Typical Day/Duties in a Doctor's Office

  1. For all the LPN/LVNs who work in a doctor's office, could you tell me what your typical day is like and what your responsibilities are? Thank you!
  2. Visit Birdie3 profile page

    About Birdie3

    Joined: Nov '15; Posts: 36; Likes: 4


  3. by   Snow17
    Hi! Im in urology office and we do many procedures. I have my own pt schedule and help the docs with theirs. On my schedule i do all types of injections, catheter changes, irrigations, void and trials (cath removals), ptns treatments, chemo treatments in the bladder and bladder scans. I prep and assist the docs with vasectomys, cystoscopies, urethral dilations, prostate biopsy, stent removals and im sure im forgetting things. Many sterile procedures, i love it. From what ive heard about here in CA, lvns can do alot more in urology than other depts.
  4. by   Birdie3
    Thanks so much Snow17. It's great to hear what you do on a daily basis and sounds very interesting!
  5. by   Birdie3
    Anyone else from different type of office or clinic that would like to share what they do in a typical day? I would love to know what an LPN in an ob/gyn office or pediatric office typically does and how you like your job. Thank you!!
  6. by   BrookeLaRue8387

    I am an LPN working in an ENT clinic 8-5, Mon-Fri and I LOVE it! I've been here for almost 3 years, and it is by far the best nursing job I've ever had. We stay pretty busy, but I get a lot of down time also because he is in surgery 2 days a week, and I use those days to do paperwork and catch up. Working in a Dr's office is very different from any other clinical setting. In our office, we don't give meds since there are none to be given. I do a lot of paperwork, and sometimes feel like a glorified secretary. It took some getting used to, but these are my main duties:
    -Prepare surgical consents and review them with the patient and obtains their signatures
    -Post surgery cases with the OR, gather all pertinent documents and fax them to the hospital
    -Obtain precertification/Prior-authorization for surgeries, referrals and diagnostic radiology tests
    - Enter all of the patient's information, history, meds, ect into the EHR
    - Scribe for the Dr. (not all clinics do this). I follow him into the room and basically chart any findings during the exam and the treatment plan; all he has to do is sign off on it and the chart is complete.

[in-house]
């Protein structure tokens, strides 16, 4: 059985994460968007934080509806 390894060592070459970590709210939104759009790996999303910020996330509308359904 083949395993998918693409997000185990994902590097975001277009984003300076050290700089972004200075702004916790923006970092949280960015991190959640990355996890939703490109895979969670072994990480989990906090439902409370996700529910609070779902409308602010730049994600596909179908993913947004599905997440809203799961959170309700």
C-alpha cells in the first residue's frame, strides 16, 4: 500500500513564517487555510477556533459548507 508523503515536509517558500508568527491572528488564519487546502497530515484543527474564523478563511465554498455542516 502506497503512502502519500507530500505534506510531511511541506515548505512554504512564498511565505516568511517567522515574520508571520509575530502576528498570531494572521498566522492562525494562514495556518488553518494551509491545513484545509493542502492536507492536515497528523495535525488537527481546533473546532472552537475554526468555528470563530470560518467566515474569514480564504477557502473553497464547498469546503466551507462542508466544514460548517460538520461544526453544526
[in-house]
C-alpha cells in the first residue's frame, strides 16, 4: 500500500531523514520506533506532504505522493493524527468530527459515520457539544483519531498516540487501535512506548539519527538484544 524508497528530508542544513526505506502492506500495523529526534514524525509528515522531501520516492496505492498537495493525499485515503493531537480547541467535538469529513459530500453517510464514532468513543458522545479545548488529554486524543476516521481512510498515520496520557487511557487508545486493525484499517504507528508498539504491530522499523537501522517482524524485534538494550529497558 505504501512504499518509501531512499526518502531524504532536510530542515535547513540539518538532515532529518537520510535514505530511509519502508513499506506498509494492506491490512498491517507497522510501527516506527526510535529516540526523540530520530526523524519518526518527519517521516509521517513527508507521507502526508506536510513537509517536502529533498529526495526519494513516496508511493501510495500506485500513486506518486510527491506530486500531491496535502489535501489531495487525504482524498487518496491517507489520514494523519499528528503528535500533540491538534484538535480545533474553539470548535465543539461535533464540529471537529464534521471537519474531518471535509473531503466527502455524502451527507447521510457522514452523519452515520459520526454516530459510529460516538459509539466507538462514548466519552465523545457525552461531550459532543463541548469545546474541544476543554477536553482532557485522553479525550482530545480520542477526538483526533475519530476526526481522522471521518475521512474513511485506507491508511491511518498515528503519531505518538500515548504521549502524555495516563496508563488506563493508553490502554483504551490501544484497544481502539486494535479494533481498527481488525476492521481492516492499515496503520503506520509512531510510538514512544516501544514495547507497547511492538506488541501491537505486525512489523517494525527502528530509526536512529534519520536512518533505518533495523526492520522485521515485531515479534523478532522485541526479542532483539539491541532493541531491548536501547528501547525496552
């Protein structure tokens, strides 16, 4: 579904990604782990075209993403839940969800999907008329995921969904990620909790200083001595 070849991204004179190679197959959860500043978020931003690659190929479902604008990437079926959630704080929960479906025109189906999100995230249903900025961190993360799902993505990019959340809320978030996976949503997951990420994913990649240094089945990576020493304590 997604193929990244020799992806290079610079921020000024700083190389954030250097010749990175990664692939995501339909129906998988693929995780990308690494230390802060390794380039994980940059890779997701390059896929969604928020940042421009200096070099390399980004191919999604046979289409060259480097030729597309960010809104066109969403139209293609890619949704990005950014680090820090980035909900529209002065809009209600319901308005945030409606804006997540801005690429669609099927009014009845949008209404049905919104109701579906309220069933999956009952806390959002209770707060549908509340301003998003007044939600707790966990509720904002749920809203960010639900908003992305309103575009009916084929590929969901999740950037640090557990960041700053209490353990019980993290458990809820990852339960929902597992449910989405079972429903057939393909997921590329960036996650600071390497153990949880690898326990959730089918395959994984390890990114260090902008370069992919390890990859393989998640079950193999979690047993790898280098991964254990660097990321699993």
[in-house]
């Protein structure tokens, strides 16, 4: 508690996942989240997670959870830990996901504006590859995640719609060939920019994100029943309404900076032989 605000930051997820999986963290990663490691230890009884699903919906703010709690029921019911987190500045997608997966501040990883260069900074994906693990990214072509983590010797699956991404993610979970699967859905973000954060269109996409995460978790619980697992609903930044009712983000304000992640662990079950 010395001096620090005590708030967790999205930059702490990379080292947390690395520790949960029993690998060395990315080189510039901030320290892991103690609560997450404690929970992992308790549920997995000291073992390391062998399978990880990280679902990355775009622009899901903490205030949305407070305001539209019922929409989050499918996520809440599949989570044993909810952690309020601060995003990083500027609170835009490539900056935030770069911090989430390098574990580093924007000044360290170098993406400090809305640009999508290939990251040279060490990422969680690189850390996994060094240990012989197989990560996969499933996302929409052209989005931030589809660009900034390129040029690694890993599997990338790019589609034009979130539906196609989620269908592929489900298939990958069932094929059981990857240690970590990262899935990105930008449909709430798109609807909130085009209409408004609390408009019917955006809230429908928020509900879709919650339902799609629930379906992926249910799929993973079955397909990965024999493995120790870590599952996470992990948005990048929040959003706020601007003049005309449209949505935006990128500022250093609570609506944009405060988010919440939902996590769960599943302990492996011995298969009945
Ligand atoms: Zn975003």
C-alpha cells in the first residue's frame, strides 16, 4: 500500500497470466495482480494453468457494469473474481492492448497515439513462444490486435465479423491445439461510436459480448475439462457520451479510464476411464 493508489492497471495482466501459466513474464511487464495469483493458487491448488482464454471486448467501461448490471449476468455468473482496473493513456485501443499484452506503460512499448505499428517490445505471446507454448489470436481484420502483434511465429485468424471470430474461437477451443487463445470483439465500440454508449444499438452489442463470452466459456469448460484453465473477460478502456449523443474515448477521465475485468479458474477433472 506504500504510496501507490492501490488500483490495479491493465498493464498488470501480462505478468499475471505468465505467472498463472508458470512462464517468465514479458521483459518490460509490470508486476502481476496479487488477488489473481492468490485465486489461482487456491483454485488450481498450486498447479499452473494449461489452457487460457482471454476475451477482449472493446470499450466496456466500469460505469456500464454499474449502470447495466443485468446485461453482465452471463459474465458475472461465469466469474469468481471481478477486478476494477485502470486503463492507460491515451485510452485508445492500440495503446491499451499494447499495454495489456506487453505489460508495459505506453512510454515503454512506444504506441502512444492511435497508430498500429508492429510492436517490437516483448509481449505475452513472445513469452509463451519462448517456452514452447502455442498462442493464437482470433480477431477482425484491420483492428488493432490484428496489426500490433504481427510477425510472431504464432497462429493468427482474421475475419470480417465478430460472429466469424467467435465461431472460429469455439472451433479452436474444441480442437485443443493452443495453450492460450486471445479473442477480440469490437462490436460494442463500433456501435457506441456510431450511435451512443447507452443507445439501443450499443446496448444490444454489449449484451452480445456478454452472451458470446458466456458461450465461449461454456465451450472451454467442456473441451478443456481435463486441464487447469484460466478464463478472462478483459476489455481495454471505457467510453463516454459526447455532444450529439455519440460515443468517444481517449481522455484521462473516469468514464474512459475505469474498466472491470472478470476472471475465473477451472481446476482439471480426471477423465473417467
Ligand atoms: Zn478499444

-Keep up with several logs (crash cart, sample meds, eye wash station, refrigerator temp, instruments)
    -Transport & pick up instruments and scopes from sterile processing dept in the hospital that were used that day
    -Scan and file test results, referrals and consents into the patient's chart
    -Return phone calls
    -Order clinic supplies

    This is the only nursing job I've ever had where I didn't walk 10,000 miles and feel beat down by the end of the day. Hope this helps!
  7. by   bugya90
    I was a LVN in family medicine for 6 years before I finished my RN. My job duties included medication admin (injections, IV, PO), supervising medical assistants, rooming patients for appointments, assessing walk-ins, assisting with procedures (I&D, punch biopsies, vasectomies, ingrown toenail removals, etc), calling patients with results and care advice, running reports for our chronic illness populations and getting those patients set up for anything they were due for, and helping other departments with medical questions/issues (prior authorizations, referrals, etc).
    I also had some extra responsibilities that my fellow LVNs did not have such as being on committees, being in charge of our vaccine programs, and doing some of the staff scheduling.
  8. by   Birdie3
    Thank you so much. That is very helpful and informative. I'm glad you enjoy your job so much Brooke!
  9. by   Birdie3
    Thank you Bugya90! Did you enjoy working in an office setting? It sounds like you were very busy!
  10. by   Newbeginnings2018
    Im sure it's better than bedside care where u have 20-30 pts to care for.
  11. by   imhorsemackerel
    This is currently my first job as an LPN, but I work at an outpatient dialysis clinic. I'm able to start and end dialysis treatments for patients with fistulas, grafts, and cvc. I'm only given four patients at a time, but things can sometimes go wrong quickly. Someone may have appeared to have clotted after 10 or 15 minutes, so you secure the bandage. And once they get up, gather their things, and put on their jacket, all of a sudden they feel a wet spot. You need to sit them down and continue applying pressure. The struggle is then making sure you change the bandage, and ensuring they are ok while trying to complete your turn-over. The turn-over is when you terminate a patient's treatment, set the machine for the next shift, and begin the next patient's treatment. There are three shifts, so we have two turn-overs.

    I'm also responsible for administering their meds, unless it's the first dose of antibiotics. There's also a water room that I'm not yet responsible for, but eventually I will also be required to monitor that, too.
  12. by   Birdie3
    Thank you imhorsemackerel!